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I sometimes wonder why my ancestors in South Carolina owned slaves before the Civil War. How could they possibly have not realized the horror and evil they inflicted upon others? Why did they not immediately correct their wrongdoing and free those who suffered under them?

To the modern mind, the relative excuse that my ancestors were products of their own time is absolutely unsatisfactory. Theirs was a failure to love, a failure to act morally and ethically, and it’s easy now for people today to see that. I don’t propose taking down every statute and renaming every building, but many must be seen as historical artifacts to a shameful past.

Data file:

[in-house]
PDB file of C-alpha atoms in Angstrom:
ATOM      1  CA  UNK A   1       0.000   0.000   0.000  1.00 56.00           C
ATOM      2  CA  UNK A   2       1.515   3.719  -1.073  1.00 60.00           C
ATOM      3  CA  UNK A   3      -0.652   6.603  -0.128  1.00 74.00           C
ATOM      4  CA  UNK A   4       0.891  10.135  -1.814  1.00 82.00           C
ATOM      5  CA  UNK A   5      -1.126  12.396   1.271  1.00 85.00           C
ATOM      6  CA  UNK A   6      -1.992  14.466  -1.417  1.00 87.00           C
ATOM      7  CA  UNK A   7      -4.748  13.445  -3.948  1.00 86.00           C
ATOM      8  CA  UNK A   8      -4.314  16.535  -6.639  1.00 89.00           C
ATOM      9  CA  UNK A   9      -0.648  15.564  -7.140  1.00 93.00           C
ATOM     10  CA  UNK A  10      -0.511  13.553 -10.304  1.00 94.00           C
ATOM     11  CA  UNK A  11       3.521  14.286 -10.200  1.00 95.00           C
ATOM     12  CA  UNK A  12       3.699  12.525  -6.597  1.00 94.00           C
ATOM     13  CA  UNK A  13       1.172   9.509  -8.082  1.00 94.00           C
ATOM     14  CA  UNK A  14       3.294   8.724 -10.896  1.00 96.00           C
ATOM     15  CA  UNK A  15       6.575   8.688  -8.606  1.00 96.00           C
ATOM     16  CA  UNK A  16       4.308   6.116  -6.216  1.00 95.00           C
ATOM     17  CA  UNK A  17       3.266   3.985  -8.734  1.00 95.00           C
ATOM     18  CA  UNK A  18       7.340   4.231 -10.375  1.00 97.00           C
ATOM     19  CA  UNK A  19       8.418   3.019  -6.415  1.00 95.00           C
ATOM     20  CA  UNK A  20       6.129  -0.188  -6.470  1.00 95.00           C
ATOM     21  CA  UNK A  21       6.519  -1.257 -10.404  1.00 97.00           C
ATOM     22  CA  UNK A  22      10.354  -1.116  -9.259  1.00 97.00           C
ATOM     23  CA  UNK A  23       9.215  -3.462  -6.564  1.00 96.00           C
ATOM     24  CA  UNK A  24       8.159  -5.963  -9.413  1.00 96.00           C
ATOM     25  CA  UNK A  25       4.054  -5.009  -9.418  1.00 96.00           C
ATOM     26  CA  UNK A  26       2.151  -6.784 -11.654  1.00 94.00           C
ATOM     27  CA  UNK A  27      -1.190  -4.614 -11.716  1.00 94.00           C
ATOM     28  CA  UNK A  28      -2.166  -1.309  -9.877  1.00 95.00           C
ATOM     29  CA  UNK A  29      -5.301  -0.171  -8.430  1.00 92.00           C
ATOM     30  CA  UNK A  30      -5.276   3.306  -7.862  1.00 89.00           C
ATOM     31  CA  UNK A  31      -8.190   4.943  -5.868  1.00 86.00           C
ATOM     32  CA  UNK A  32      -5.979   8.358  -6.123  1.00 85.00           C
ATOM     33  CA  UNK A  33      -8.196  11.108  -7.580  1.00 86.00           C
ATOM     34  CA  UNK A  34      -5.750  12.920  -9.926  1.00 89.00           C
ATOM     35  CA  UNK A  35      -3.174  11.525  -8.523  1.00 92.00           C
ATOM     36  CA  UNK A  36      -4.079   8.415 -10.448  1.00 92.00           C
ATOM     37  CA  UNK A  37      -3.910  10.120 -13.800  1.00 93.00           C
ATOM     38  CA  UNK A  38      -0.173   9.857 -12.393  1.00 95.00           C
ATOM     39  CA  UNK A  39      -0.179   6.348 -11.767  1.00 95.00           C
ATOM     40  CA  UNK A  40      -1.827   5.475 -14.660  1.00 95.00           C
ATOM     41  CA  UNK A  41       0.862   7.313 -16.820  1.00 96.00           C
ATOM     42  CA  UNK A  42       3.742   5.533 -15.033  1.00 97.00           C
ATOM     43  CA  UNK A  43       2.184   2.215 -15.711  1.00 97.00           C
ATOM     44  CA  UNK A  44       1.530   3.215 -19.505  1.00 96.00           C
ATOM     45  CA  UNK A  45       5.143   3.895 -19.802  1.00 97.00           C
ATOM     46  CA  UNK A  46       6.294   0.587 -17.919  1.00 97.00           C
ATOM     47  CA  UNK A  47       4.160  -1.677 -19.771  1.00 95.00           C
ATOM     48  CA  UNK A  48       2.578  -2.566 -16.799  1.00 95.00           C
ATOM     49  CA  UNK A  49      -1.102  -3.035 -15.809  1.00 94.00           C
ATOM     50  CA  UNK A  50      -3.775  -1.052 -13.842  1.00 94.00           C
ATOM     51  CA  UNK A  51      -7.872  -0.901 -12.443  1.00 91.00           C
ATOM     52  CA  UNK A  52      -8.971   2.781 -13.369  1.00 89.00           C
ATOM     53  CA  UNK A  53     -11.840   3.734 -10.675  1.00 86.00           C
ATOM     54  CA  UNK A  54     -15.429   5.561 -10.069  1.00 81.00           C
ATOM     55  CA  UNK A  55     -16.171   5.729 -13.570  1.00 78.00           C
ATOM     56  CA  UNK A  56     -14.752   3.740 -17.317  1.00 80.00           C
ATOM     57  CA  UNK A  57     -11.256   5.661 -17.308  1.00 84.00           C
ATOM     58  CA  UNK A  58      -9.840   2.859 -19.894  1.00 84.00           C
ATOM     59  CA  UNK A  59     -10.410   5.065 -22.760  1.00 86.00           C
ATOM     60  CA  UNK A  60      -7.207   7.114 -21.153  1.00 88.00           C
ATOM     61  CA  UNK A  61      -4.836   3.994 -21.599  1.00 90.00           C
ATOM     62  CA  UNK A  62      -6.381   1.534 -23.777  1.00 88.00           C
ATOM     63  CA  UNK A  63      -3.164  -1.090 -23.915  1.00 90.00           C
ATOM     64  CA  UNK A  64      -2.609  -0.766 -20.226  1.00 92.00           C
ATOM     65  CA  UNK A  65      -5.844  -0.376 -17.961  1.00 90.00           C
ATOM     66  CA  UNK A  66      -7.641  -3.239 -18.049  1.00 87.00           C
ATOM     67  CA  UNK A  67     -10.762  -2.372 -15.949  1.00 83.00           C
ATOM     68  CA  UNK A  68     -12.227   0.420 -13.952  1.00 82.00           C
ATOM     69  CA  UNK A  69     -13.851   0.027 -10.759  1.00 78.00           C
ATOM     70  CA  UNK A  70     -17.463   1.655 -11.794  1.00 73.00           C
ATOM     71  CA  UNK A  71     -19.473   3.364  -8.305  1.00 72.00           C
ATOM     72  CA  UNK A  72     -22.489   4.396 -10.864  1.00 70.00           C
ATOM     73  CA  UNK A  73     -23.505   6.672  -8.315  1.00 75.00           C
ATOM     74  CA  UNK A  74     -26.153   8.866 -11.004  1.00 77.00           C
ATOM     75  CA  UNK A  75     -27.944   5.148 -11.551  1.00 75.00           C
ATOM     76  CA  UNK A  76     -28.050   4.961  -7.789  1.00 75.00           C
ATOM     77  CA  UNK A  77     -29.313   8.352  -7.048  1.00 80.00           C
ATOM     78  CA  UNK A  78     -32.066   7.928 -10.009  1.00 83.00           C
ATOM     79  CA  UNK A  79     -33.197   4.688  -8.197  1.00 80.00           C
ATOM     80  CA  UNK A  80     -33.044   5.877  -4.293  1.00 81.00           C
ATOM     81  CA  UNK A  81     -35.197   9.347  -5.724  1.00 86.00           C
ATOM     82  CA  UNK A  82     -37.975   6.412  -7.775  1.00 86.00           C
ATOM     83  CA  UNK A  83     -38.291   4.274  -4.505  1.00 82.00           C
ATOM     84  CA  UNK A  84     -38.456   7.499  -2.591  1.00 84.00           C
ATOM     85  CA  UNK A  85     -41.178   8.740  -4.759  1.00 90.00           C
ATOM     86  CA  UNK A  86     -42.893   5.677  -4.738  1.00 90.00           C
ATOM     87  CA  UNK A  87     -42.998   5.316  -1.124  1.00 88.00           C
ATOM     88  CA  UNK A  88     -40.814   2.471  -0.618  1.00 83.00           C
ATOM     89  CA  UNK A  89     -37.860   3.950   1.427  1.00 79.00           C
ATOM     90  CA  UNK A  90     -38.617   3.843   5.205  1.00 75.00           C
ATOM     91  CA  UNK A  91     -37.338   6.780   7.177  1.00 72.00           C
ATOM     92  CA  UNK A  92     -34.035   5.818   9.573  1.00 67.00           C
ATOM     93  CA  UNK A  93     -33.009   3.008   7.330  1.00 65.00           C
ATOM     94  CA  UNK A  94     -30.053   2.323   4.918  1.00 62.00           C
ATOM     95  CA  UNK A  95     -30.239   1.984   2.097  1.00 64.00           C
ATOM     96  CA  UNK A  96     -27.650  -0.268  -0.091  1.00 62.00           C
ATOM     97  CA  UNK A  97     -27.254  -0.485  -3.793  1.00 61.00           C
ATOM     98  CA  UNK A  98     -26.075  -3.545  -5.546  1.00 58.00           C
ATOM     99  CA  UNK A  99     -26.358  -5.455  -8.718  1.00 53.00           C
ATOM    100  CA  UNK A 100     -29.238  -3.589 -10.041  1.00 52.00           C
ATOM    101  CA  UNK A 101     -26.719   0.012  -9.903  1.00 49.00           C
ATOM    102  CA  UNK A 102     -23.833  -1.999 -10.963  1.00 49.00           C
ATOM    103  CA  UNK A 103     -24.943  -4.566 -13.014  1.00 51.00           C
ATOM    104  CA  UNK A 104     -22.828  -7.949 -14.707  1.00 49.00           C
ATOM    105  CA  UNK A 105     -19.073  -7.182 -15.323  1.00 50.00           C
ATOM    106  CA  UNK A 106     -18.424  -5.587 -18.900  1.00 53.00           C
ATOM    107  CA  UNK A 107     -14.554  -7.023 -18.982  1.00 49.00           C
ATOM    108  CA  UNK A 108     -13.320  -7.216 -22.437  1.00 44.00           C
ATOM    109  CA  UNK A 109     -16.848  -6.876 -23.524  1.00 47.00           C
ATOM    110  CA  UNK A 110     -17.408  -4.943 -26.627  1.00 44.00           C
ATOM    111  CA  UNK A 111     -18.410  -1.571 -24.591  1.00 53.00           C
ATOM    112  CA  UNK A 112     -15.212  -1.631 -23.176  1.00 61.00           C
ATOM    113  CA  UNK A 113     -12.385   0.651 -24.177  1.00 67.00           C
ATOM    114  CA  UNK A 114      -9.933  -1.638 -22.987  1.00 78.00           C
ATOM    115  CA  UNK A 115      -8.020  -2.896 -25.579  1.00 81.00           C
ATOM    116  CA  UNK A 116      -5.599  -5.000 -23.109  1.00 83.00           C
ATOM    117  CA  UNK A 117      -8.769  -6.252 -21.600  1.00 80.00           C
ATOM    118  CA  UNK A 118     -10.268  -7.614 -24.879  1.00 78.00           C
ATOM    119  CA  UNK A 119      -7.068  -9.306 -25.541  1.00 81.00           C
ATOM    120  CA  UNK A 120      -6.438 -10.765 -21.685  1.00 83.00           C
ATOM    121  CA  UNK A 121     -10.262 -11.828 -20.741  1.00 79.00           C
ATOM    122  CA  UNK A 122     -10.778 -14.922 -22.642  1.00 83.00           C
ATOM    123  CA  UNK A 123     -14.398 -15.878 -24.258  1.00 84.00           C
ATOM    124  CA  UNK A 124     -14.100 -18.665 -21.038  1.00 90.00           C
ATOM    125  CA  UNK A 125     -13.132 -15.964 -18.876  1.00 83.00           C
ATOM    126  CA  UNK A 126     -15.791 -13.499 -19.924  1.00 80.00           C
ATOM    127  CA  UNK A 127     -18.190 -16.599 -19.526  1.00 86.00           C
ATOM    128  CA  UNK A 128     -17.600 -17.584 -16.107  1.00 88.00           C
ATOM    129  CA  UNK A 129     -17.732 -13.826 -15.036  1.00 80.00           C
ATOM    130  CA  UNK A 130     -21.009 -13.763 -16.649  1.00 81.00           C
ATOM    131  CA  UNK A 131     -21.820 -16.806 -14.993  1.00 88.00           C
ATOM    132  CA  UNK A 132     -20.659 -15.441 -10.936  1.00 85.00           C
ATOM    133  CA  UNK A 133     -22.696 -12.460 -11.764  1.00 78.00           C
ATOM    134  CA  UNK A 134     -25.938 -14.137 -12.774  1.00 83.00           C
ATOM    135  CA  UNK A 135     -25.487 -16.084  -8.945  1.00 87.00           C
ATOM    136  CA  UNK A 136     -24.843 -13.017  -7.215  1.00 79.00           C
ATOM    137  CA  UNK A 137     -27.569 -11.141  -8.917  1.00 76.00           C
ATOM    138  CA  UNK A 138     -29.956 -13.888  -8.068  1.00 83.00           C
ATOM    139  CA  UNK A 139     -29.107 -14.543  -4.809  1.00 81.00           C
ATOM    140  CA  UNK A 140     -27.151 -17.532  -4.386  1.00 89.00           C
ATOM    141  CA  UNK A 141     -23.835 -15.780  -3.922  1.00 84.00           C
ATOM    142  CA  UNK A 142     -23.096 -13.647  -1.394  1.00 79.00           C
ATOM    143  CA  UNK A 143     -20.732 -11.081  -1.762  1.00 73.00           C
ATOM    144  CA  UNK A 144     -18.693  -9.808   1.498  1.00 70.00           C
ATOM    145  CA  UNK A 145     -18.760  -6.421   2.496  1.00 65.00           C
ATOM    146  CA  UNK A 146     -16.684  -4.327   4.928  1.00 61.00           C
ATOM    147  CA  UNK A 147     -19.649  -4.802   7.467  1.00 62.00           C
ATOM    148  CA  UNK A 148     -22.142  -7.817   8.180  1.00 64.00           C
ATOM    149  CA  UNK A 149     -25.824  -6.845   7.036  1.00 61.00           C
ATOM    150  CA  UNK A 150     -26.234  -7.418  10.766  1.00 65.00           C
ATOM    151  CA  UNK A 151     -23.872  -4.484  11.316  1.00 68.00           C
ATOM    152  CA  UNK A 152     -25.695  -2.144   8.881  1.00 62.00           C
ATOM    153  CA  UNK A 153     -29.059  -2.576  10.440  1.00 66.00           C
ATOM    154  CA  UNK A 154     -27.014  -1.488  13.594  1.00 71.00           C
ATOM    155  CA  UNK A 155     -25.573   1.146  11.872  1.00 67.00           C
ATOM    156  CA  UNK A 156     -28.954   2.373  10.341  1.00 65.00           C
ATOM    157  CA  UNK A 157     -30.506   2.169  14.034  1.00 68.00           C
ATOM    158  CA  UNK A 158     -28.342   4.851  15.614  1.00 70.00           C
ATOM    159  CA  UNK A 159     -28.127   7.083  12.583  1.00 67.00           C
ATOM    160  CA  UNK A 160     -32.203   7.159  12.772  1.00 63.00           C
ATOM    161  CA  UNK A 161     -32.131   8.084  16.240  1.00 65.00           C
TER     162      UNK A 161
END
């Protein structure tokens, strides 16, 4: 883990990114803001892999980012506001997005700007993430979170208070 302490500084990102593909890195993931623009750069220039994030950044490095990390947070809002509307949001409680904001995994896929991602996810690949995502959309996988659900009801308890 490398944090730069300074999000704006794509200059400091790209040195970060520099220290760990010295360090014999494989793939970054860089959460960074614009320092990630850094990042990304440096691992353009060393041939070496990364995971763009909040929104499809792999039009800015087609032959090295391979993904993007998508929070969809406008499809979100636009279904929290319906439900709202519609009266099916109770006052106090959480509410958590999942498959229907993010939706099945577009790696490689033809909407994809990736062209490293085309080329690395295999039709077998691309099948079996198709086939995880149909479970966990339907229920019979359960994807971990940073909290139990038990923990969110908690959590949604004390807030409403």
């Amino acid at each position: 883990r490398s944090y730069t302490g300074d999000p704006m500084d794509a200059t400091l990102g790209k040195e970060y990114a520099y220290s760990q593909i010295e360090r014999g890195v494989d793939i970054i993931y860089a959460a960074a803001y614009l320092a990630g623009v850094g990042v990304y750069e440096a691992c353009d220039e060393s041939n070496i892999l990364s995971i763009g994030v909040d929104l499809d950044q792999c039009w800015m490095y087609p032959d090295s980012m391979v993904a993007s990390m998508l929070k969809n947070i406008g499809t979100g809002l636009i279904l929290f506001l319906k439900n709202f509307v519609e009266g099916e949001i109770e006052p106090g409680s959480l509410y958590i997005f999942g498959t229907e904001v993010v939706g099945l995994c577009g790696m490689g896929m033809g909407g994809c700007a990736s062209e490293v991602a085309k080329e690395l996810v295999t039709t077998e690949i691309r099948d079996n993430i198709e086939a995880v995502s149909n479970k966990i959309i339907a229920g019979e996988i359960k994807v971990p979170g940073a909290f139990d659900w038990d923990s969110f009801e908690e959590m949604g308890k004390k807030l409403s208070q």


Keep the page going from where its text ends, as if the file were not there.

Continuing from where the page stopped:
What is not easy for all us to see today is that failure to act immediately to stop the existential threat of climate change is the modern equivalent of a failure to act morally and ethically to stop slavery. Just as we today may see our ancestors as reprehensible for their crimes, our descendants will with absolute certainty see us today as even more reprehensible if we do not solve the climate crisis with immediate action. Our great grandchildren will not care about our present-day responses to immigration, the pandemic, social inequities, the economy, and all of the other rearranged deck chairs on a sinking ship. They will ask only, “What did you do in the war on climate change? Why didn’t you act in time?”

Robert Ray Black

Bozeman

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